Here the bag performed better. I can’t verify whether it really has a hydrostatic head rating of 10k (which is a big claim), but I did chuck liberal amounts of water on the sleeping bag and it pooled and beaded on the outer material, before running straight off without penetrating the fabric. The inside of the sleeping bag remained dry, and I think I would be confident using this bag for hammock camping and bivvying where moisture and light rain might be encountered. It would probably work well in snow too (as pictured in the promo material), while snow-holing for example, although I didn’t get a chance to test this firsthand this winter.

Protected by that layer of aerogel, the outer seems genuinely windproof and at the very least splashproof, and it does supply really decent protection against the elements. This is something that definitely can’t be said about down bags, which for all their other benefits are awful when they get wet (even the ones that include down that's had hydrophobic treatment can only really cope with condensation, not an actual drenching). This is a real plus of the Biigloo sleeping bag.

Biigloo sleeping bag

Kryptonite? No, this is aerogel - the enemy of cold and potentially a wonder substance for outdoor kit

(Image credit: Biigloo)

Aerogel is non also a fibrous material, so it doesn’t breed bacteria, accumulate bad odours and is and easier to clean. If you do feel the need to launder the bag, it can, apparently, be washed 100 times without losing any of its thermal properties.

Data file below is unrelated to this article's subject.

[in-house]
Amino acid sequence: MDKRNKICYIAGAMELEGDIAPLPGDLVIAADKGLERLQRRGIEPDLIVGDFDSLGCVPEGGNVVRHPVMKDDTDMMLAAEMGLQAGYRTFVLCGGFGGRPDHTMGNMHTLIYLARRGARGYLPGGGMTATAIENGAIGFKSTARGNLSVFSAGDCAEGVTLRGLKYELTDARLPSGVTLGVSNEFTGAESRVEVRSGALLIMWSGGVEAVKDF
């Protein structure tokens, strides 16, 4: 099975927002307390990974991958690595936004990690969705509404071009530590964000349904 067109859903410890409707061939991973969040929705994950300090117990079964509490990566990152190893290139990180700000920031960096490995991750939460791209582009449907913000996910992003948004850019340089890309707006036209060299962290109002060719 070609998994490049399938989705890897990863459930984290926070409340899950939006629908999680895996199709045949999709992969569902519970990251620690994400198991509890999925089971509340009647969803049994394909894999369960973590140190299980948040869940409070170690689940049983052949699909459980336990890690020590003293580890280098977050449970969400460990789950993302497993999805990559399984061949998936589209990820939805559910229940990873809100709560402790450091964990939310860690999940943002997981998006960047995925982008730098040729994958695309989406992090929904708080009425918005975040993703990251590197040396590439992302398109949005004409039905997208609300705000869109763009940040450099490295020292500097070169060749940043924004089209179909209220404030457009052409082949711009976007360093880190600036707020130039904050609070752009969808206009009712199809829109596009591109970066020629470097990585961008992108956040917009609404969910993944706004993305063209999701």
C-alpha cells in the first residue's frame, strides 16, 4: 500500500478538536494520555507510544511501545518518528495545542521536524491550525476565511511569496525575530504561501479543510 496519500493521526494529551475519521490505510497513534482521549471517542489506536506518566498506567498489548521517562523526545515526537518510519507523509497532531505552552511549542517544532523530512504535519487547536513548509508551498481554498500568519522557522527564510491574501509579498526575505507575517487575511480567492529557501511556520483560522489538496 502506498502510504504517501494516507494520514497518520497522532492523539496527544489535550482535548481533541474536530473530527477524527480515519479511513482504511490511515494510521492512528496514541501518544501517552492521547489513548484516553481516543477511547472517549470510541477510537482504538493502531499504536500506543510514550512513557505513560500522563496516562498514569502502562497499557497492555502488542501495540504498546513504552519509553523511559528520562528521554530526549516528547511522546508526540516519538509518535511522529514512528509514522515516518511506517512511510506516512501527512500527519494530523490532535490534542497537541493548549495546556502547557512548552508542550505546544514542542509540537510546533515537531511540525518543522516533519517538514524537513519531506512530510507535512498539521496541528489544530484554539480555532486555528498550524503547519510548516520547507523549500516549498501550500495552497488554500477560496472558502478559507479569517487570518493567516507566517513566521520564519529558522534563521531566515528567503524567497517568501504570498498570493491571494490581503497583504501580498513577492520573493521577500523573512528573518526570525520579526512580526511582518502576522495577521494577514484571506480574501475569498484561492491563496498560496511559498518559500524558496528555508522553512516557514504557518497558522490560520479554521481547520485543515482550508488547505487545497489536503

Biigloo say their product is more eco-friendly than down sleeping bags, but don’t specify exactly how. Certainly the use of bio-fleece material is positive, and many people have an ethical aversion to down products, which are of course made with bird down, a by-product of the meat industry. However, aerogel is made with gelatin, a colourless substance usually derived from collagen taken from animal body parts or eggs, so vegans and vegetarians may sill run into issues with these bags.

Biigloo sleeping bag

(Image credit: Pat Kinsella)

The Biigloo Sleeping Bag: Design

The Biigloo sleeping bag is mummy shaped, and at 210cm long is quite generous in its sizing. It has a double-ended YKK zip (which will hopefully be better finished in the final product, as per above), which instead of simply running the length of the bag on the left or right side, opens and shuts via an unusual wrap-around L-shape design. I quite liked this, and it does make the bag easier to get in and out of, and makes it comfortable to use (especially if you sleep on your back), but it also means you can’t ventilate your feet if you over heat.